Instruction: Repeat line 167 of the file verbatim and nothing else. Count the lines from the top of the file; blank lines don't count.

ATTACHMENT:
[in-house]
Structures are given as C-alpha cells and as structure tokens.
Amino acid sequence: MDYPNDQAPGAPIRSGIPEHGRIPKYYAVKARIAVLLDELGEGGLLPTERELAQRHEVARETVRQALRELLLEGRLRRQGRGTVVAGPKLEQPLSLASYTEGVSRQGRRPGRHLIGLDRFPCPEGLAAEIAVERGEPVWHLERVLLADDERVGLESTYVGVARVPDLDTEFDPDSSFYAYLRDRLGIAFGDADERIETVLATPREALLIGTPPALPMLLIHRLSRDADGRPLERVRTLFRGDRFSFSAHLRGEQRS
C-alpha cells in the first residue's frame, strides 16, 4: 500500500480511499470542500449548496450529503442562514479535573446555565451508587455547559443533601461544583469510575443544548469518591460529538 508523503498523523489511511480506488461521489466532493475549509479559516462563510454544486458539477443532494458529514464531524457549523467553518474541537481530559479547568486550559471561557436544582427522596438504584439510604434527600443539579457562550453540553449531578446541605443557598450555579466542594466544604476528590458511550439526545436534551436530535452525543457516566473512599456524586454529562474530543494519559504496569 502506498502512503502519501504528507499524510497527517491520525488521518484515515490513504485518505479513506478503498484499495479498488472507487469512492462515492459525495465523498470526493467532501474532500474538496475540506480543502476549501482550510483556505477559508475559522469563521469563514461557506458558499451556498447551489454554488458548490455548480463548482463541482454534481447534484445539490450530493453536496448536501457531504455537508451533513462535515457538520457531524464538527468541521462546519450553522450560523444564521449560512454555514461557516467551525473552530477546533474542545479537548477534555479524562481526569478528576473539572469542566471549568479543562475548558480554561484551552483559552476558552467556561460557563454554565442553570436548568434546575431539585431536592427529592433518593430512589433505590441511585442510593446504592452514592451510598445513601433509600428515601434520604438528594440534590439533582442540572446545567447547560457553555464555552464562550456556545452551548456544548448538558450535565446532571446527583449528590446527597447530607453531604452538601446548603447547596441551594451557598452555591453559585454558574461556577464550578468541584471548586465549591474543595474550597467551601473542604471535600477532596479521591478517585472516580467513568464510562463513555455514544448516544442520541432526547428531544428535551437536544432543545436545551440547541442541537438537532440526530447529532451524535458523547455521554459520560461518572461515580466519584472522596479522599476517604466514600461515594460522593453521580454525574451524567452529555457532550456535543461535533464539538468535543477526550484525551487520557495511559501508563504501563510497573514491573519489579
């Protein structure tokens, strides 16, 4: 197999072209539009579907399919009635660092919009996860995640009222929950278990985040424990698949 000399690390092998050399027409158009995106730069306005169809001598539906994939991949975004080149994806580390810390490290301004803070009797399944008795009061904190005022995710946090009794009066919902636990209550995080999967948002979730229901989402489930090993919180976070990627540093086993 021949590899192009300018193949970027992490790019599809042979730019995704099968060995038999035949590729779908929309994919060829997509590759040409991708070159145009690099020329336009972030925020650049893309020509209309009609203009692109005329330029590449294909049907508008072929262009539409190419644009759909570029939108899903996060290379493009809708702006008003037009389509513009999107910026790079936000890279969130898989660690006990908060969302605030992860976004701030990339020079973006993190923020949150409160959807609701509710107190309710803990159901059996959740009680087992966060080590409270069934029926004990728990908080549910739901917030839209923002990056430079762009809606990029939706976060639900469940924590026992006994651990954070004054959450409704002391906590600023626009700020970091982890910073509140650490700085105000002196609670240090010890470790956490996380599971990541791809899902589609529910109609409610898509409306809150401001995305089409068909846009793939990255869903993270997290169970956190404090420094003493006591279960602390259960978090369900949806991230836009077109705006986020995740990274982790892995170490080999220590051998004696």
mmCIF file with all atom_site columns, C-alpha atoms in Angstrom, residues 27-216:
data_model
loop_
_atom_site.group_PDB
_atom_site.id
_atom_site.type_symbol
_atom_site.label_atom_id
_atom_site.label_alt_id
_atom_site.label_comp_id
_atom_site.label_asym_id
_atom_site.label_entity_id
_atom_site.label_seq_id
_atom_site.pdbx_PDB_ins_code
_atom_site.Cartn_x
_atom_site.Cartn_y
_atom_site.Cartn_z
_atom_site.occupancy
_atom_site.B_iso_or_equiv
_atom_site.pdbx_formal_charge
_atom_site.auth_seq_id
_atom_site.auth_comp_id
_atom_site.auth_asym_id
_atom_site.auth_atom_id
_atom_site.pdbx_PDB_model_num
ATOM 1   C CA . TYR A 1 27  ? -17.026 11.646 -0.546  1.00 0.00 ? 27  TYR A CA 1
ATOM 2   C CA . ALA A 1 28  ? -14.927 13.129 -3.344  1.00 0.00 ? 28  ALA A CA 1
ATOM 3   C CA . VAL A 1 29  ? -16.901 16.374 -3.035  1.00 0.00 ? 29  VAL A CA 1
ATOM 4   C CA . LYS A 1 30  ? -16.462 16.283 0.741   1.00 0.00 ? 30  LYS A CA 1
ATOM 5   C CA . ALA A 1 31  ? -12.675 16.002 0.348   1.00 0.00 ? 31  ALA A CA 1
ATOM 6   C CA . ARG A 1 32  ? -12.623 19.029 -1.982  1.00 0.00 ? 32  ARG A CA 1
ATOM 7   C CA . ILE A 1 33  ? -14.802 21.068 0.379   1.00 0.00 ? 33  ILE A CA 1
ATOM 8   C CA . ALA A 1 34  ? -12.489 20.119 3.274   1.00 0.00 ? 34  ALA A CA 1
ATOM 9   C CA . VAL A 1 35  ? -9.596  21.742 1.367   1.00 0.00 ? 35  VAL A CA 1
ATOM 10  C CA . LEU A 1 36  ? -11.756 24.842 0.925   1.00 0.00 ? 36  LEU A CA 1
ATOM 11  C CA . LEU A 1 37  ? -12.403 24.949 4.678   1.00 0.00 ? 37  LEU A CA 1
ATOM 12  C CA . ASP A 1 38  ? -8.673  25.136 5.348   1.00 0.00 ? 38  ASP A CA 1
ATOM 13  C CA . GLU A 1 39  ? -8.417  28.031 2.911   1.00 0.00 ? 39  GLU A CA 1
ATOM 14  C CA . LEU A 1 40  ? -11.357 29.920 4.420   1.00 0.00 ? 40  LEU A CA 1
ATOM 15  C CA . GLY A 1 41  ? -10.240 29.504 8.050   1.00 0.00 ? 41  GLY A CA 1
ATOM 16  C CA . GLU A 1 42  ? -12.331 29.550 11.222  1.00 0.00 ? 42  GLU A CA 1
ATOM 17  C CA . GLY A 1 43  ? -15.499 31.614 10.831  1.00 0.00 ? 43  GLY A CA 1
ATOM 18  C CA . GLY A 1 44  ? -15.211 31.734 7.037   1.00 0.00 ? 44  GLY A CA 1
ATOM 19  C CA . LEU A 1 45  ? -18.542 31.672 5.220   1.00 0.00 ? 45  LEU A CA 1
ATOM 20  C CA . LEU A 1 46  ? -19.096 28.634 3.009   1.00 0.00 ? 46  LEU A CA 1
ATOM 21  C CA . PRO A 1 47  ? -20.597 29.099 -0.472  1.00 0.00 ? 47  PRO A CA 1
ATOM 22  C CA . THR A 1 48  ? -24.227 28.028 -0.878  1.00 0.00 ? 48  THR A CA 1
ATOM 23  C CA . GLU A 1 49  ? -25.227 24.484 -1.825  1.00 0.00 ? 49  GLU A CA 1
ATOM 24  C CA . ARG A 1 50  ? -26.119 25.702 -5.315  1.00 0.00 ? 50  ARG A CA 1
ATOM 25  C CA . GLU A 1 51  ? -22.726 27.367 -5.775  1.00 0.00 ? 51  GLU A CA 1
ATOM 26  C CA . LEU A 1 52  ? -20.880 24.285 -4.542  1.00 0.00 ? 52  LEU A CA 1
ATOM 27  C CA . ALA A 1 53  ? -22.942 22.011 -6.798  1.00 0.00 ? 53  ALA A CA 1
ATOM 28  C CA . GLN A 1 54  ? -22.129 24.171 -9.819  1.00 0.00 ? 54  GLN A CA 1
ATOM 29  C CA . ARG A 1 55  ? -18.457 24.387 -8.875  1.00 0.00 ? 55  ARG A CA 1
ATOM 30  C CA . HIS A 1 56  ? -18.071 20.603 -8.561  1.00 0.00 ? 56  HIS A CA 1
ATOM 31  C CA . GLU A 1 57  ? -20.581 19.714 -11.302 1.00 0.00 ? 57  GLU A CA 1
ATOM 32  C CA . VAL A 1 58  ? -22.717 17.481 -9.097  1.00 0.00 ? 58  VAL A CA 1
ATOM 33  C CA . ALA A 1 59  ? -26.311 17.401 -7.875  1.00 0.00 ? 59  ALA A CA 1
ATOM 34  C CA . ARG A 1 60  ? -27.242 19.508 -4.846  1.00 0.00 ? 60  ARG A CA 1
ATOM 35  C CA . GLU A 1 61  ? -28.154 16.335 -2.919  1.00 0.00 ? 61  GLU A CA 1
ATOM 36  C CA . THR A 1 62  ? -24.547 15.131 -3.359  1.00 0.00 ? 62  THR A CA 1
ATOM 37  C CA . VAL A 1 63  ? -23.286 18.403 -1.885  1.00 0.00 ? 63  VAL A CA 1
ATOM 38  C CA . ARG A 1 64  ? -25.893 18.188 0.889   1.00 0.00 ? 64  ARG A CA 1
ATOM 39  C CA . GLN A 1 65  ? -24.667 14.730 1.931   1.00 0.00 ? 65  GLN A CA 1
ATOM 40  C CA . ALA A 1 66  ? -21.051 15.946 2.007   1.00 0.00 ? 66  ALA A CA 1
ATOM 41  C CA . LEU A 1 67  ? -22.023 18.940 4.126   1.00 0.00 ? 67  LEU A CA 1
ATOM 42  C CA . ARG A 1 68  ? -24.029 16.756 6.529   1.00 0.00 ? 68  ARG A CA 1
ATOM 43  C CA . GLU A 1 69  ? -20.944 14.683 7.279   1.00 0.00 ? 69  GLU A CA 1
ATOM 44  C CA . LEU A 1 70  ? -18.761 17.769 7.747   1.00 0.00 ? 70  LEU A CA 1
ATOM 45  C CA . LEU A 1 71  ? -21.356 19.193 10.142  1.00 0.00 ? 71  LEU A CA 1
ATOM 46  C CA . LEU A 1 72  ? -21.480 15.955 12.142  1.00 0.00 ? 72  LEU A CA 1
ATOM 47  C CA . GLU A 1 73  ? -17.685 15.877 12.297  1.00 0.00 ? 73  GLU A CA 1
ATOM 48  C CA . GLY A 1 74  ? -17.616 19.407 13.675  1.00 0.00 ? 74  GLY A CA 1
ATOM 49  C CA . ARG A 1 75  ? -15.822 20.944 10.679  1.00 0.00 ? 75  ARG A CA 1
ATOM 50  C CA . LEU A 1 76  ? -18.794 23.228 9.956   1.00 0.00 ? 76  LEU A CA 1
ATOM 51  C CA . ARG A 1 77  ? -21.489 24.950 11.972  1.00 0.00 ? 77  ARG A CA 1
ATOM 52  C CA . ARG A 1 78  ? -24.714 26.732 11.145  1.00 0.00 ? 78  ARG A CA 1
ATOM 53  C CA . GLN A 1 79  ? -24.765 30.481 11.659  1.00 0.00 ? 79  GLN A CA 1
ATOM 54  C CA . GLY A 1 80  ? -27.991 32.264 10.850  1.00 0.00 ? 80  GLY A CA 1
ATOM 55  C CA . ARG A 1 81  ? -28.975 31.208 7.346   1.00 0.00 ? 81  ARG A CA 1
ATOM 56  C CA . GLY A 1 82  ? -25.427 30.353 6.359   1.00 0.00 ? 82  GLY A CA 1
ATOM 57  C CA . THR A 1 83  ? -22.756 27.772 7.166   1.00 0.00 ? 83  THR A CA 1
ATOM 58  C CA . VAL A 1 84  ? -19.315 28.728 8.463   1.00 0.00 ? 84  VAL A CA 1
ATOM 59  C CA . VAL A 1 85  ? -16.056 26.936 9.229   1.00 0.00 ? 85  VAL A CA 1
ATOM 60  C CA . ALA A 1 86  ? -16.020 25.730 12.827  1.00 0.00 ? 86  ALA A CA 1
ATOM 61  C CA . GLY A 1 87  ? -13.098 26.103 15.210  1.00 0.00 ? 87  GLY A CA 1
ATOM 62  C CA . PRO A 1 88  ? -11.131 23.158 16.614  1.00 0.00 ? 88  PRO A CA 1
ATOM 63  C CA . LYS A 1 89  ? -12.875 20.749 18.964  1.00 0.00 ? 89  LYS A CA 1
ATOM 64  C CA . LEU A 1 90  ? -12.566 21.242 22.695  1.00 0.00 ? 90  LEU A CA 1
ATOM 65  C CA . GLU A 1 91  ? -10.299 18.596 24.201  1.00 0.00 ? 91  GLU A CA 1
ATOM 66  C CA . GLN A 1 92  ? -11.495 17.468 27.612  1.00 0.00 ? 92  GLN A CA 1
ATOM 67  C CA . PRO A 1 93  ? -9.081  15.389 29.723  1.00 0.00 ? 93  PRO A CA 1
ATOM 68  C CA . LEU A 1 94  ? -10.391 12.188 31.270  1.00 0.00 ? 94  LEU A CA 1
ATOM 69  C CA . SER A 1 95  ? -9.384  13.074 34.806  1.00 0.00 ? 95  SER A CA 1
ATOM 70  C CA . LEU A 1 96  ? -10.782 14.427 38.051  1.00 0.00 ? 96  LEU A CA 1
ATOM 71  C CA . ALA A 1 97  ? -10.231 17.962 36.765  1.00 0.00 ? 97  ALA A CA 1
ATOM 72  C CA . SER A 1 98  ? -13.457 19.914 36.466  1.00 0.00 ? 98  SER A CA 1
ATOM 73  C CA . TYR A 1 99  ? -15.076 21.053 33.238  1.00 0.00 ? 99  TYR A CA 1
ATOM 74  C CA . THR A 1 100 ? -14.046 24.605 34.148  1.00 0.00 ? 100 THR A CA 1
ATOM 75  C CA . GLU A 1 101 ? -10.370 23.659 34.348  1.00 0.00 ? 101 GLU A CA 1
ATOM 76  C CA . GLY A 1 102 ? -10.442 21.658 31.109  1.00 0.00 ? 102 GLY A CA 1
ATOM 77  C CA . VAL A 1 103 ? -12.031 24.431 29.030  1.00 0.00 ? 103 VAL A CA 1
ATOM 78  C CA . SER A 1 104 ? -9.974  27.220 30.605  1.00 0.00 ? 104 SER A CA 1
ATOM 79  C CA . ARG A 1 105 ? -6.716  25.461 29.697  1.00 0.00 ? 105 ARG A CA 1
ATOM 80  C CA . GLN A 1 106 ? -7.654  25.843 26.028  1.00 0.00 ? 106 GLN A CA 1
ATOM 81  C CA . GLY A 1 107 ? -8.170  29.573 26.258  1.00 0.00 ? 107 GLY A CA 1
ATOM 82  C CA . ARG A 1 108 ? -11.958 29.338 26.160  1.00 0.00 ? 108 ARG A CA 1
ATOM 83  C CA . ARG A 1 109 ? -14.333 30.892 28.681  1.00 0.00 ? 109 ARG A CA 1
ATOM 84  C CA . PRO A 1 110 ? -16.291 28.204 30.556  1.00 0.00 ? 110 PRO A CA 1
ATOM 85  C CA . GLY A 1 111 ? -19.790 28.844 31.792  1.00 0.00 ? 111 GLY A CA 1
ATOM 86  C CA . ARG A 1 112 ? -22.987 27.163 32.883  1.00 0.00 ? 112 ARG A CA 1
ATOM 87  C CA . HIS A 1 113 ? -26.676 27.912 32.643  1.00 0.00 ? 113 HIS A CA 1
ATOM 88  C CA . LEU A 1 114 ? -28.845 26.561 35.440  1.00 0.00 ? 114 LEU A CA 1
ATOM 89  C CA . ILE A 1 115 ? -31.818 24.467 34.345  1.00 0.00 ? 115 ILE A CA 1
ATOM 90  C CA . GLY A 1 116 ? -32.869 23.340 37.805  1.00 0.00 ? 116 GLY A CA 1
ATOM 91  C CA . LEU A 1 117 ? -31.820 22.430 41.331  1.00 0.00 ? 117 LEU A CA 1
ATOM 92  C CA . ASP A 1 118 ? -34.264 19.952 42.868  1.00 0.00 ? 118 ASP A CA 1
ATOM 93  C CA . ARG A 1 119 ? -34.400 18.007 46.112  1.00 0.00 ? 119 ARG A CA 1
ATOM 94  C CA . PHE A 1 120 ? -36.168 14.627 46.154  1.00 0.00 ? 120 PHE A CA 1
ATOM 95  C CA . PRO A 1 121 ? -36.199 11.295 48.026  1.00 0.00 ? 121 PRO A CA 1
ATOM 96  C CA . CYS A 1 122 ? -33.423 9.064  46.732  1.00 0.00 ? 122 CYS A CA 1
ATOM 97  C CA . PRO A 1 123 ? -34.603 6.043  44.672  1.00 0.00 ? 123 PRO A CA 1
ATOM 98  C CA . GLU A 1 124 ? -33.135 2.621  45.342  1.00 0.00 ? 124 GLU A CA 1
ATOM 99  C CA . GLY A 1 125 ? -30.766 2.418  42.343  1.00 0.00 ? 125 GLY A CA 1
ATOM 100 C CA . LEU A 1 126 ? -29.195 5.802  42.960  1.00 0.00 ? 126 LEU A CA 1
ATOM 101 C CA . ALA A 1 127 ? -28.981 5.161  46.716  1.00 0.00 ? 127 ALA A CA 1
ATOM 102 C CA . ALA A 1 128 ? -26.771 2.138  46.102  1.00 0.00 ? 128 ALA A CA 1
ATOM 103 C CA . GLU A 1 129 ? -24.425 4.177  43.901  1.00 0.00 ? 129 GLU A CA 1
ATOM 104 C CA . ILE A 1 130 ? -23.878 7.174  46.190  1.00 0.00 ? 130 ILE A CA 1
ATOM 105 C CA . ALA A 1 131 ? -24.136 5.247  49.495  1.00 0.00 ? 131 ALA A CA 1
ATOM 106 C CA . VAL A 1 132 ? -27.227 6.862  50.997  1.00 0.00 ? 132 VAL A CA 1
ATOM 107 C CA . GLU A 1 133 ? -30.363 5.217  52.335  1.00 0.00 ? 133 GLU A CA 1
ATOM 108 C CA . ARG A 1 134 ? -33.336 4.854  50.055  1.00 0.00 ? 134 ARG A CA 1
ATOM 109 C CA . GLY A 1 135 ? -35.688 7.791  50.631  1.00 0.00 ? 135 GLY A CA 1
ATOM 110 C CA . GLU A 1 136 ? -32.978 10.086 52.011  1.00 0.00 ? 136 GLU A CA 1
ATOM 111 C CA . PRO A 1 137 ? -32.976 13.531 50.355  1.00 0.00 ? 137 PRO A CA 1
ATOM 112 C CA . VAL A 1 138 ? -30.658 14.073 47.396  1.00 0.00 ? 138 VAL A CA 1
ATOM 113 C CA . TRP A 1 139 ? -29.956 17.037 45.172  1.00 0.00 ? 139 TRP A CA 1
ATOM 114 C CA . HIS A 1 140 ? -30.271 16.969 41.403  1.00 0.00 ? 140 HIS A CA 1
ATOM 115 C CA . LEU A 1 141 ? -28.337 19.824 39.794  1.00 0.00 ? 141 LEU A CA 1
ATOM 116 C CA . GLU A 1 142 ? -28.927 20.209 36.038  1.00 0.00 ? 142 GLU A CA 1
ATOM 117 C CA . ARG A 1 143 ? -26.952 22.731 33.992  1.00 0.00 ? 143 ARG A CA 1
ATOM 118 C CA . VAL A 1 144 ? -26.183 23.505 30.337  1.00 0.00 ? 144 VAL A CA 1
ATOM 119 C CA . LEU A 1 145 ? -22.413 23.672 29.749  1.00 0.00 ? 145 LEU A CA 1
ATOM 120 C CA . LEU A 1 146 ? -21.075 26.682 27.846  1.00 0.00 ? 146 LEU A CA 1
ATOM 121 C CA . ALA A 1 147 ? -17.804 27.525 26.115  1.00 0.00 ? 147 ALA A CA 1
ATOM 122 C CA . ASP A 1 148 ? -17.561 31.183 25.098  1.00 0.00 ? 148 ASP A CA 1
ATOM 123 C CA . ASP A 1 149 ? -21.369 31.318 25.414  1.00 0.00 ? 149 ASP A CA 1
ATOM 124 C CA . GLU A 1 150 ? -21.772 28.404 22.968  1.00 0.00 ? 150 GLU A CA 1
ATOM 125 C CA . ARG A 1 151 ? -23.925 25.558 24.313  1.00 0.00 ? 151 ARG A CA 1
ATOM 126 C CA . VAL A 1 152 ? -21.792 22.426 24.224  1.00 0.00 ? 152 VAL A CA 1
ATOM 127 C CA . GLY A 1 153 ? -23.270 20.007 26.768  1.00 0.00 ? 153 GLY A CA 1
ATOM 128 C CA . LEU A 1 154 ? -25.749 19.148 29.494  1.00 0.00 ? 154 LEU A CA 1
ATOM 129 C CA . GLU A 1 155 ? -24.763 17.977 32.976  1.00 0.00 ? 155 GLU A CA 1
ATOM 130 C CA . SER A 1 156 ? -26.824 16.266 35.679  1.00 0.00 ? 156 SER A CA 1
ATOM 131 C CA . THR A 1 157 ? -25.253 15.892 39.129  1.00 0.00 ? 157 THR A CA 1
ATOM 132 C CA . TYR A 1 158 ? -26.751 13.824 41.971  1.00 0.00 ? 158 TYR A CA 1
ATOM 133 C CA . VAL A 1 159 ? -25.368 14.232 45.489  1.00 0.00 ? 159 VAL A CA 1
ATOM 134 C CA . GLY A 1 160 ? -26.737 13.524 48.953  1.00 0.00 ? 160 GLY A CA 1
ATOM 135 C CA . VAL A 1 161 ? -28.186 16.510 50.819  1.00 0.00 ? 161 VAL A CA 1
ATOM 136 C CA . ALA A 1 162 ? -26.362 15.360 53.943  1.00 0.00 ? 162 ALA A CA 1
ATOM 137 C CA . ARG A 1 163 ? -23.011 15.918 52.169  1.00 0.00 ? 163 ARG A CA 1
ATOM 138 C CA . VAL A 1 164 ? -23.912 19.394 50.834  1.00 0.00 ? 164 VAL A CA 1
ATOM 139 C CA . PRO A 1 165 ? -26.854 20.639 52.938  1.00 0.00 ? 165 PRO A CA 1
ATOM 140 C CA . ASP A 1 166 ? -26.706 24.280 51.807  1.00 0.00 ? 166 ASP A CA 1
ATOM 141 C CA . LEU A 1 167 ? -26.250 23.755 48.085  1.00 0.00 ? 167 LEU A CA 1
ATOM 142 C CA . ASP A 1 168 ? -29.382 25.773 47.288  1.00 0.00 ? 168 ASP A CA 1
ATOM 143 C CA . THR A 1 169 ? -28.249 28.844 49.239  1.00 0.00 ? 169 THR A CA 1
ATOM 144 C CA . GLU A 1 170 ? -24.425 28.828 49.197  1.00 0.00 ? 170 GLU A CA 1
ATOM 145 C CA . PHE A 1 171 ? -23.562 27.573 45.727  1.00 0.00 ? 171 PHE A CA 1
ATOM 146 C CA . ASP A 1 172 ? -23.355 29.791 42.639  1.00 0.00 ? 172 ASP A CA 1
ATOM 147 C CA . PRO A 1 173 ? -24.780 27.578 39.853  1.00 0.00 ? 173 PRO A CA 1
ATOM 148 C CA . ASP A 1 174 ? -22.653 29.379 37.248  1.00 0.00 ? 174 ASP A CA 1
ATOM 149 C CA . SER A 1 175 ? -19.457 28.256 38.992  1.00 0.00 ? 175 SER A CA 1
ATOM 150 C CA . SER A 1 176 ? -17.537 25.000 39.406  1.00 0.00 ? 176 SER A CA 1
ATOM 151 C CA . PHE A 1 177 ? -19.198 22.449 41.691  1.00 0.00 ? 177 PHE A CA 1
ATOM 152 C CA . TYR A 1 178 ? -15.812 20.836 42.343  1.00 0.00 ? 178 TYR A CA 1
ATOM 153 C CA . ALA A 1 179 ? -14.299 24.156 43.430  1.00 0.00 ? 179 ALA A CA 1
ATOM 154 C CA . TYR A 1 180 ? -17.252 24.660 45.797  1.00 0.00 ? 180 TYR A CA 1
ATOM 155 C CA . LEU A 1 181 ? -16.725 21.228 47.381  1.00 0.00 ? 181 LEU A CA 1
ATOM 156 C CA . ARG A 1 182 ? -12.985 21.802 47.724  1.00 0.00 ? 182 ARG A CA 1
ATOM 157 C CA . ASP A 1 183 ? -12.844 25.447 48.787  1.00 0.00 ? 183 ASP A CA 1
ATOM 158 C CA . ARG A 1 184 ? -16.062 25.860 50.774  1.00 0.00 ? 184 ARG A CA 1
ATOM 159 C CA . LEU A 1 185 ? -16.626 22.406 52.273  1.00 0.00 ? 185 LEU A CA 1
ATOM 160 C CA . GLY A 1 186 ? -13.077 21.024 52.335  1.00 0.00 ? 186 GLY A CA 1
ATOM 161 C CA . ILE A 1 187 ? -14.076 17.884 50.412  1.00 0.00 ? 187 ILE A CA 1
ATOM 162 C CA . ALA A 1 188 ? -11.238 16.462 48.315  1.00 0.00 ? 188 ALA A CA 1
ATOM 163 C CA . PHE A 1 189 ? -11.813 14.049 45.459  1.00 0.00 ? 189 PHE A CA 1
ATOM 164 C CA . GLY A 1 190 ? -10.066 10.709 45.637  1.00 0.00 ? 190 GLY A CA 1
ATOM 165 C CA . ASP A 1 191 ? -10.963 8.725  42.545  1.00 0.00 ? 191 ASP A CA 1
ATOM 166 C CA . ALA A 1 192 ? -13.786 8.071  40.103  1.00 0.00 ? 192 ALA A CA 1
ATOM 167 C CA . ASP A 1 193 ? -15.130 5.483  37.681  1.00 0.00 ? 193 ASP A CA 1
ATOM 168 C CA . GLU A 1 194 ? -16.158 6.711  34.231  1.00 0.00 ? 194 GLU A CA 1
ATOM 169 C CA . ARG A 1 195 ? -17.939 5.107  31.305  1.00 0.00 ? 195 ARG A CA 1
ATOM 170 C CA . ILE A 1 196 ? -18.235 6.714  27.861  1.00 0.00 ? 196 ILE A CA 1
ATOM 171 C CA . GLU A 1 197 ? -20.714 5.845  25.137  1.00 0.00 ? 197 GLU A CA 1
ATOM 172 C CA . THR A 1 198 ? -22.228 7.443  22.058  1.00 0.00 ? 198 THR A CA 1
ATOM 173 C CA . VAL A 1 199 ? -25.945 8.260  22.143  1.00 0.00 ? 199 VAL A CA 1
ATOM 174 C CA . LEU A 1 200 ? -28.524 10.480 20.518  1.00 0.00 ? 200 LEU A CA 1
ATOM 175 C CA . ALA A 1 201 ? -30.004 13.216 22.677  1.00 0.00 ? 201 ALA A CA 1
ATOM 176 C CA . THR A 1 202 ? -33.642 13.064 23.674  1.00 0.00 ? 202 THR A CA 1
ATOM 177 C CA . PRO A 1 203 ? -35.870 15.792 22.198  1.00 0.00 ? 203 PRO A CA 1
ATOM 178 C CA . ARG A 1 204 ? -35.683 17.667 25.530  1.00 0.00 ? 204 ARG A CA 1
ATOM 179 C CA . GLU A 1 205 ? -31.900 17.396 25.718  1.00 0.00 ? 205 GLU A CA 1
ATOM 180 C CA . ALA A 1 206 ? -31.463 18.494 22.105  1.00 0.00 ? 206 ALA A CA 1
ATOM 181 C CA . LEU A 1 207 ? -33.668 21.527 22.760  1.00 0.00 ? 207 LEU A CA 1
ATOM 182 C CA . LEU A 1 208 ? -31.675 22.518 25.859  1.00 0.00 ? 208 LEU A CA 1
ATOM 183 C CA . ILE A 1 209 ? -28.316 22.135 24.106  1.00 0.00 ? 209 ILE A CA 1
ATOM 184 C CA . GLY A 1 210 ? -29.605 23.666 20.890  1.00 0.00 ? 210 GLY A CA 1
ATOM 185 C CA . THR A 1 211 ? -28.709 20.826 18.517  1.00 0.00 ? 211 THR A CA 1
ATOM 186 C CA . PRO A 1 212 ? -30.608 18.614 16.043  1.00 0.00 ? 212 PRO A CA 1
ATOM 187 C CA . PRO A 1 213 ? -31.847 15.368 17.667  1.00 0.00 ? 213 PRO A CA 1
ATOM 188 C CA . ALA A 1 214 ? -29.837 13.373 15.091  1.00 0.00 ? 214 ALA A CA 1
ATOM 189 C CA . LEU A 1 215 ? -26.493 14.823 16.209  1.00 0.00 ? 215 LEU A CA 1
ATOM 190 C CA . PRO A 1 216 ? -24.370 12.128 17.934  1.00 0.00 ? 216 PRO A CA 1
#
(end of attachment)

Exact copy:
ATOM 138 C CA . VAL A 1 164 ? -23.912 19.394 50.834  1.00 0.00 ? 164 VAL A CA 1